Go to any football website, and most likely you'll find something about the triangle passing concept. Chris Brown (Smart Football) describes the concept very well (though, when he gets into specifics, he discusses a different play that utilizes the triangle scheme).
The insight behind the triangle is that the horizontal and the vertical stretch are combined to create a single straightforward read for the quarterback that provides answers no matter what the defense presents.A true flood isn't realistic this close to the end zone, simply because there isn't enough room to operate. Meanwhile, a triangle concept is versatile against any coverage, fits within the limited space, and provides the QB a relatively simple read. Combine it with the fact that it only needs 3 yards, and you see why it is the favorite scheme of most pro-style (and most pass-based-spread) teams in modern football in those situations.
All of the major "new" (in relative terms) passing concepts are based on a triangle read. The weakness of the triangle stretch is that it's typically only possible to only get a two-man horizontal or vertical stretch, whereas with a true "flood" you can place three (or more) receivers across the field on a given plane to truly defeat a defense. This limitation means that a triangle can be throttled by certain coverages that rotate to the triangle side.
But all this is counterbalanced by the triangle's versatility: the route concept should result in a completion against almost any coverage, and, as will be shown further below, triangle stretches are also usually conducive to having a man-beating concept within them.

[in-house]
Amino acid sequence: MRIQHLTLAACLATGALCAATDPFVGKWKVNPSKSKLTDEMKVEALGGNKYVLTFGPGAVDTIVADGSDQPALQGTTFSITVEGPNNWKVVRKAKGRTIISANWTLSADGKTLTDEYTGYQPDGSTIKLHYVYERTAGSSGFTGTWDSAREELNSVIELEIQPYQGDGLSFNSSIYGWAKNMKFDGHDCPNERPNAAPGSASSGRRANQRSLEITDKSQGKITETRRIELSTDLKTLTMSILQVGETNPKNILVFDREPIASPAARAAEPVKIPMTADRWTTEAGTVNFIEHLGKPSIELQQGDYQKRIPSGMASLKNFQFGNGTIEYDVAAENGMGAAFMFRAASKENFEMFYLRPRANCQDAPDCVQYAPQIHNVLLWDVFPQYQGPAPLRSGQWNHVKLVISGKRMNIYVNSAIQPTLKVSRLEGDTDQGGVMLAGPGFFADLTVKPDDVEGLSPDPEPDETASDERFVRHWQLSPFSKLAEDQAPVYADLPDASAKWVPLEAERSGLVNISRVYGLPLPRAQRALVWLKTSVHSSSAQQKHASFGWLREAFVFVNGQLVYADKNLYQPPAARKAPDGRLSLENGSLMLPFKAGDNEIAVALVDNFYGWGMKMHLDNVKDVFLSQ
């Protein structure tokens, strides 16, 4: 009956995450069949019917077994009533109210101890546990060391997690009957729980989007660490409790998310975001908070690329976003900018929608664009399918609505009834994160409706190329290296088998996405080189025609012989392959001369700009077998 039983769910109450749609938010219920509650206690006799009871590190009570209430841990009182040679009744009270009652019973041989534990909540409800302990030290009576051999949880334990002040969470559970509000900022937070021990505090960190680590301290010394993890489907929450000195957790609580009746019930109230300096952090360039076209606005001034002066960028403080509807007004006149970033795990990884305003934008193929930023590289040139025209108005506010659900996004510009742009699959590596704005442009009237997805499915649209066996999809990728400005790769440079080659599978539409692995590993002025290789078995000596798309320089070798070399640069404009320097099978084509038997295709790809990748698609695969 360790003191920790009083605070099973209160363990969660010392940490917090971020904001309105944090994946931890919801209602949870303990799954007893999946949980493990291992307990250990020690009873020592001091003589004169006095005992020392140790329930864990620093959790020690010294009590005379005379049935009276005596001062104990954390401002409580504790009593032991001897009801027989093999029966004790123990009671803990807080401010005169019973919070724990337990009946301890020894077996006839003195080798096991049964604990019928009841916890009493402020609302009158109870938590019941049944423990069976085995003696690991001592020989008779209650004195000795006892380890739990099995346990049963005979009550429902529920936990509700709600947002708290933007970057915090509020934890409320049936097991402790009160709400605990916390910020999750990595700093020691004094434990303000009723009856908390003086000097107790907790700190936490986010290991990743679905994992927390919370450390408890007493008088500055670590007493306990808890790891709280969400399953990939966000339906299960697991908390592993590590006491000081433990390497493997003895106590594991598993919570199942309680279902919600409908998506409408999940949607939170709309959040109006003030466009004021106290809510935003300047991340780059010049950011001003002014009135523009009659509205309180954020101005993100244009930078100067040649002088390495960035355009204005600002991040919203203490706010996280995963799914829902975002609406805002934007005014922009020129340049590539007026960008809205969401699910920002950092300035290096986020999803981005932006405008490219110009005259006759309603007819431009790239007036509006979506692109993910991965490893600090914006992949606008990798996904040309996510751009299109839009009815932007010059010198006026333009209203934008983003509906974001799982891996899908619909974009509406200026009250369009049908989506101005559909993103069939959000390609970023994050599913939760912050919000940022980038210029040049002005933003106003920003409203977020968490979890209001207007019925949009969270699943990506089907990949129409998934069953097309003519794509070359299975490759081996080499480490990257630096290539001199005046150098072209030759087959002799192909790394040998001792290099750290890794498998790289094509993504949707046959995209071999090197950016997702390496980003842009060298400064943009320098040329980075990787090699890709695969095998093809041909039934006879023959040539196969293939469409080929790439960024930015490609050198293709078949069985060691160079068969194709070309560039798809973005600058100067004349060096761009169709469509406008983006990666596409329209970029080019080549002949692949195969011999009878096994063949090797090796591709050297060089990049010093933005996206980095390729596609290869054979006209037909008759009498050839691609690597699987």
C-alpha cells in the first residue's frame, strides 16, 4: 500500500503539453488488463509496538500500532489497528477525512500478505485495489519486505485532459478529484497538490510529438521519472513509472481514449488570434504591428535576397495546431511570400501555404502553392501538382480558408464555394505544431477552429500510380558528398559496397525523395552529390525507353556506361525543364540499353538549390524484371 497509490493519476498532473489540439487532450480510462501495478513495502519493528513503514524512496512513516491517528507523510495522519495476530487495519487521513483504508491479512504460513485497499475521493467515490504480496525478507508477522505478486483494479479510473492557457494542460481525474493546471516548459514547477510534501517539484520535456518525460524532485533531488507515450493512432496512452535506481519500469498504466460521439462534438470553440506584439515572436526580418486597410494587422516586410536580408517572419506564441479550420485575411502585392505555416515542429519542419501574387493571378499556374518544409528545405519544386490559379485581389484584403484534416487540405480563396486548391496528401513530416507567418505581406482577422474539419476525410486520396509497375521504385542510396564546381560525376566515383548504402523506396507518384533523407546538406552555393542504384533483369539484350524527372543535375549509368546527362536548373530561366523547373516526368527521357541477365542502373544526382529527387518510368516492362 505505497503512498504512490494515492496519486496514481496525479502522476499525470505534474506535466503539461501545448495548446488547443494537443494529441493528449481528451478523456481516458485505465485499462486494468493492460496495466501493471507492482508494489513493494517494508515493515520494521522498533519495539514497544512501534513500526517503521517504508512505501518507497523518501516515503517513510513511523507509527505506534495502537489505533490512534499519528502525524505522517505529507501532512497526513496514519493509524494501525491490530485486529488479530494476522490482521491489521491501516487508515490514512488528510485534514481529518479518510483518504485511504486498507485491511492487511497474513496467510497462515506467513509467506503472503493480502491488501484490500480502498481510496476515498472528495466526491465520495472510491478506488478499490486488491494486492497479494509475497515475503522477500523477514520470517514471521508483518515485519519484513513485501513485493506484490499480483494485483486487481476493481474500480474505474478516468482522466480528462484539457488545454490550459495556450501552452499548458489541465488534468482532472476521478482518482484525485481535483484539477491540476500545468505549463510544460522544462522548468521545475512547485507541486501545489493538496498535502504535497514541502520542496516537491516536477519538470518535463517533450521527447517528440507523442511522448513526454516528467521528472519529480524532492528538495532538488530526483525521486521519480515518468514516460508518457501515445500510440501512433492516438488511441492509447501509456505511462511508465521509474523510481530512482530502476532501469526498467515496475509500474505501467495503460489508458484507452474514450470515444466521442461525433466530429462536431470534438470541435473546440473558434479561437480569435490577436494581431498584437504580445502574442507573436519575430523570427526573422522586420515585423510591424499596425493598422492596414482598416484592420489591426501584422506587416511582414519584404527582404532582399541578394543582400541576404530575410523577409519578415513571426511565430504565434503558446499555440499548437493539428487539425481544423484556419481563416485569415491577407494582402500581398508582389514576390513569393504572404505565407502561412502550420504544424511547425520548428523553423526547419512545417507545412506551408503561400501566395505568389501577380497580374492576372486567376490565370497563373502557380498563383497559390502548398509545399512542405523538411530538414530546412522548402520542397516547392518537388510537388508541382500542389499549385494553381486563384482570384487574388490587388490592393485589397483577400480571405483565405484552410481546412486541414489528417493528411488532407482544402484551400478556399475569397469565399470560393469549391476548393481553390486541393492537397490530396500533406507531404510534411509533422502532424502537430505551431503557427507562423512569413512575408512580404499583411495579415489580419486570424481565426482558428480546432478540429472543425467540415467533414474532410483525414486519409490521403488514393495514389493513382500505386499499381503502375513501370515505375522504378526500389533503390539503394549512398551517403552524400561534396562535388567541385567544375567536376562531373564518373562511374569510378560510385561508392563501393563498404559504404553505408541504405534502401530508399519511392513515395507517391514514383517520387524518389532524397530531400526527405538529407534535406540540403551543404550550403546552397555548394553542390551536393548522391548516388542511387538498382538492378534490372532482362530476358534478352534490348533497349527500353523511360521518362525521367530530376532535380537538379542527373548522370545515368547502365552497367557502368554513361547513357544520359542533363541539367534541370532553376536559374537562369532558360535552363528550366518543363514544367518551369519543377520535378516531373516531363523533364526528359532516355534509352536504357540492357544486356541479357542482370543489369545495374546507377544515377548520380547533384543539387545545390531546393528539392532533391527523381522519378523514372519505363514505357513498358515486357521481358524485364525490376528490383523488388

Michigan's Play Call
The second route, by the Z-receiver (Gallon), is a corner/flat (run to open grass to the outside). This is a horizontal stretch. This is the first zone-coverage-beater. This can also be a man-coverage-beater if his coverage is coming from the inside because the X-receiver provides a rub.
The W-receiver (Dileo) thus is the 2nd read for both man-coverage and zone-coverage. He is also the hot read. He is provided with a rub from both the X and Z receivers. He is running an option route. With no inside help, his route becomes an angle route. An angle is generally a man-coverage beat verse outside leverage. By stemming outside initially, it gets the defender flat footed and moving outside, opening up room on the inside. In concept, coming from a stack set, this would work like a double slant against a standard man coverage. Now, if there is inside help, the W-receiver is essentially running a snag route. What this means is that he will run to the void in the defense (the outside release is merely to hide behind the receiver in front, providing a better rub) and hitch, and work inside-out. The QB will throw him open. This means that with inside help but outside coverage, the QB will throw to his numbers. If the outside, flat defender follows the Z-receiver, the QB will throw to the back shoulder into the vacated zone, or in other terms, throw the receiver open. The W-receiver is the 2nd read (outside of a hot situation), but the most likely target.
So in theory, with this combination of routes, you have 2-zone beaters (plus check to the Z-receiver) and 2-man beaters, with the option of working inside or outside with the third receiver. The concept should work against any coverage.
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